Training in latent variable modelling based on archived social science datasets in Northern Ireland

Lead Research Organisation: University of Ulster
Department Name: Sch of Psychology


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Description The project has resulted in an expansion of training in multivariate statistical analysis beyond Northern Ireland. The project was designed to be regional, but has had broader impact. One survey respondent wrote-" I have published a number of papers in peer reviewed journals, established collaboration with a number of academics around the world, and introduced LVM training in Northern England. I have established Quantitative Research Methods Training Unit (QRM-TU) at University of Huddersfield which is a result of training I received and constant consultations with Prof Shevlin and Prof. Adamson."
Exploitation Route The attendees on the course had the most direct benefit, and the benefit may have spread through small working groups of academics and researchers as almost all survey respondents indicated that they strongly agreed with the statement that "Since the course I have discussed latent variable modelling with other researchers". In addition broader societal impacts will be derived from the growing use of LVM techniques as researchers will be increasingly able to specify and test complex hypotheses in a range of social science disciplines.
Sectors Education,Healthcare

Description Based on our contact with attendees and feedback based on the workshops many participants at the 2 one-week summer schools and six one-day masterclasses have subsequently (1) used latent variable modelling (LVM) in their own research, (2) have become critical consumers of the research literature that employs LVM techniques, and (3) developed informal networks of researchers and students involved in LVM. many participants have also made use of the range of data available in the UK data archive. We believe that this training programme has contributed to reducing the skills deficit in quantitative research methods across the social science research base that was being tackled by the ESRC's Quantitative Methods Initiative. We have recently discussed the project with our partners at UEL and Stirling University. The latent variable modelling software, that was left in these universities as part of the project legacy, is being used by researchers and research students. We are aware that some attendees have subsequently employed LVM techniques in their doctoral theses. One attendee applied for a senior research fellowship from the MRC, based on a project extensively using LVM techniques.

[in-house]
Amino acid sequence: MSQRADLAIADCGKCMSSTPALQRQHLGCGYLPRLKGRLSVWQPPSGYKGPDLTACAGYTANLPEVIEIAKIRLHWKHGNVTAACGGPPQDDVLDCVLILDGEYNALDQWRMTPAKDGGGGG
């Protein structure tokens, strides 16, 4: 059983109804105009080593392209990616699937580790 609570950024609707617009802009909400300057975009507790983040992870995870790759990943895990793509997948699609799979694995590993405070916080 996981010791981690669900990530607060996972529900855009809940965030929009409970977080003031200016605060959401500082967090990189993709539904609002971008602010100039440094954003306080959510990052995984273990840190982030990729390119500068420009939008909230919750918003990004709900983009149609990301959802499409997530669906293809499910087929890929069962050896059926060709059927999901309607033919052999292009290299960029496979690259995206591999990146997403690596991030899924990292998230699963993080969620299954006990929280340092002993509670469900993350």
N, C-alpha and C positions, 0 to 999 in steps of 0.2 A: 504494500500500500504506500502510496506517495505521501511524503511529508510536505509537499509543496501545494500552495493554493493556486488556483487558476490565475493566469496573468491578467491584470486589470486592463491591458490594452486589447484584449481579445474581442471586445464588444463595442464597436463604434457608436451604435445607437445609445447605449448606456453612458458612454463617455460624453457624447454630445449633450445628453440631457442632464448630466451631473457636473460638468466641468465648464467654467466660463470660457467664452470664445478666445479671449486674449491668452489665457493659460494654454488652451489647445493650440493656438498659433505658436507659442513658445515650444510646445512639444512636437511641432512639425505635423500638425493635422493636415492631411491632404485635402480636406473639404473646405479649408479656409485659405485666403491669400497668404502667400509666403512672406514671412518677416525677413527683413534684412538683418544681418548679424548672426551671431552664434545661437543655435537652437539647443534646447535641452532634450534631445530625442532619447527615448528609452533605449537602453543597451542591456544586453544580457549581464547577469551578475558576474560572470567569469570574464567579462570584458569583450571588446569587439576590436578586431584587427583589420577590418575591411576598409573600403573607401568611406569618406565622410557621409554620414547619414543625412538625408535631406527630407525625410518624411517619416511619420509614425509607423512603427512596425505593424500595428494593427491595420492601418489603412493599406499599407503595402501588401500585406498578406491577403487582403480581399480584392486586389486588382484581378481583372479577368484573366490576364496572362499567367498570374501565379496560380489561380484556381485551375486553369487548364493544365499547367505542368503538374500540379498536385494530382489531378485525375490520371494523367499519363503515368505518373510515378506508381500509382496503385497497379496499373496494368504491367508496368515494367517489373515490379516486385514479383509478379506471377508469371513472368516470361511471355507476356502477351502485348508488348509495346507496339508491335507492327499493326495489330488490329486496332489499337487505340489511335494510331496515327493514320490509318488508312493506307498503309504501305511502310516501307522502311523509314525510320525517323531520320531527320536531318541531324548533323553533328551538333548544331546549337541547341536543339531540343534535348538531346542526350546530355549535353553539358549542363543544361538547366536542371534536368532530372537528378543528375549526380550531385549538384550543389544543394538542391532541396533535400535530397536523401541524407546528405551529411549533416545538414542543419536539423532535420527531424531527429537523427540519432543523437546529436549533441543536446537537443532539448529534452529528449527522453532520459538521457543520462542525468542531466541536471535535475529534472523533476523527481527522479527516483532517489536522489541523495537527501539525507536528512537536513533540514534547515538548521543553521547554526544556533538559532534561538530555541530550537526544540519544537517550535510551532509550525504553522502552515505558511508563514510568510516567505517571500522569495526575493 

Sector Education,Healthcare
Impact Types Economic